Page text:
Although he started the library with “modest expectations,” Wildt has assembled his own motley crew of, so far, 70 members. He screens selections from the library’s collection at monthly members-only screenings at Tallgrass and says that the events are crucial drivers for Cine-Genic’s membership program. “Melanie was a member at Cine-Genic,” Wildt says, “and our collaboration grew out of a conversation of how we can mutually grow my membership but also promote the microcinema.”

Apart from supporting local programmers and entrepreneurs like Mae and Wildt, the Film Center plays an integral role within the Tallgrass Film Association’s broader mission. Addington built out the Film Center in 2022 alongside her former coworker, Thane Chastain, who has since passed away, with “a PC, a cheap screen and projector, and sound from his garage.” Over the intervening years, the center has slowly upgraded to widescreen and Dolby sound capabilities, and it now serves as a vital Tallgrass outreach tool. Many locals are intimidated by the geographically diffuse and jam-packed nature of festivals, says Addington, but “a microcinema lets people check us out on a smaller scale with a more traditional go-see-one-film experience. They can get to know us and become more engaged with the festival.”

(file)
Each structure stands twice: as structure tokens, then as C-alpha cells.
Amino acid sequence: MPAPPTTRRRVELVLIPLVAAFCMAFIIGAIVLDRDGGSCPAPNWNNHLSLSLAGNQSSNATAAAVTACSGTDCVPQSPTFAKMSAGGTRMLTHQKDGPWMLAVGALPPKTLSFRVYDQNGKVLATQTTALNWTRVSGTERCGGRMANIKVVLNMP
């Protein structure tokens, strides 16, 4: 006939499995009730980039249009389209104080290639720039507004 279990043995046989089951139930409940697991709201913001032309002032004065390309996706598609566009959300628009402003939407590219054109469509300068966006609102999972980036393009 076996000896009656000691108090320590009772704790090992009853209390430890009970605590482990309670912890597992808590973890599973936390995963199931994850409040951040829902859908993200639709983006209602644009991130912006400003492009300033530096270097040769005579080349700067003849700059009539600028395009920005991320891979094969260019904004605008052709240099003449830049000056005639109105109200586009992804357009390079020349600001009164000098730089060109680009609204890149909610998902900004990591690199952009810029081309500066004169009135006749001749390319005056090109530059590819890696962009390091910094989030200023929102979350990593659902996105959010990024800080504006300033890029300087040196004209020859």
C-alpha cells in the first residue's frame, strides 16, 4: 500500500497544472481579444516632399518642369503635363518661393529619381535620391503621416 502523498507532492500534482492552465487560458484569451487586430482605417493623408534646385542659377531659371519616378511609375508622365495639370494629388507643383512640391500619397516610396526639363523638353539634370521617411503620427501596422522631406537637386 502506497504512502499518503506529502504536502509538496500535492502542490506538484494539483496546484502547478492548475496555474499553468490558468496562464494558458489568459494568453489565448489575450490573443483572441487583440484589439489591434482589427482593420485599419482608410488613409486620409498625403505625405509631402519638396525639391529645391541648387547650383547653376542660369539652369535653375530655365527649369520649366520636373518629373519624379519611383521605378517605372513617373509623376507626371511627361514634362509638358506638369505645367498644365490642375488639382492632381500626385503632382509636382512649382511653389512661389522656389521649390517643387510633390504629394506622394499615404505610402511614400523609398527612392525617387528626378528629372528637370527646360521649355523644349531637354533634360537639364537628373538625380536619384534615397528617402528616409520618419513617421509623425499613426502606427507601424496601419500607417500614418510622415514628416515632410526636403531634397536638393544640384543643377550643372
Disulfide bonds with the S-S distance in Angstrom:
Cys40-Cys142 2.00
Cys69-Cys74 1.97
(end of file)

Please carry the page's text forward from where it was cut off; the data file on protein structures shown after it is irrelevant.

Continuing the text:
The microcinema also helps Tallgrass sideline the scheduling or eligibility constraints of a traditional festival and implement a more agile response to audience demands. “Last week, someone requested Problemista as a larger chain canceled their screenings, so we are adding it in June,” Addington says. “And now we get to show indie films that get released before our festival.”

Thanks to Addington’s dogged advocacy, the theater offers a unique and irreplaceable cultural resource for Wichitans—a veritable salon of film, with all the trial and error, eclecticism and idiosyncratic flavor entailed in any earnest grassroots cultural effort. Though the film center still faces limitations, both technical and spatial, which the slow trickle of donations dents only slightly, Addington is committed to the film center’s role in Tallgrass’s mission. 

“We hope to get to do this for as long as someone is making a movie,” Addington says.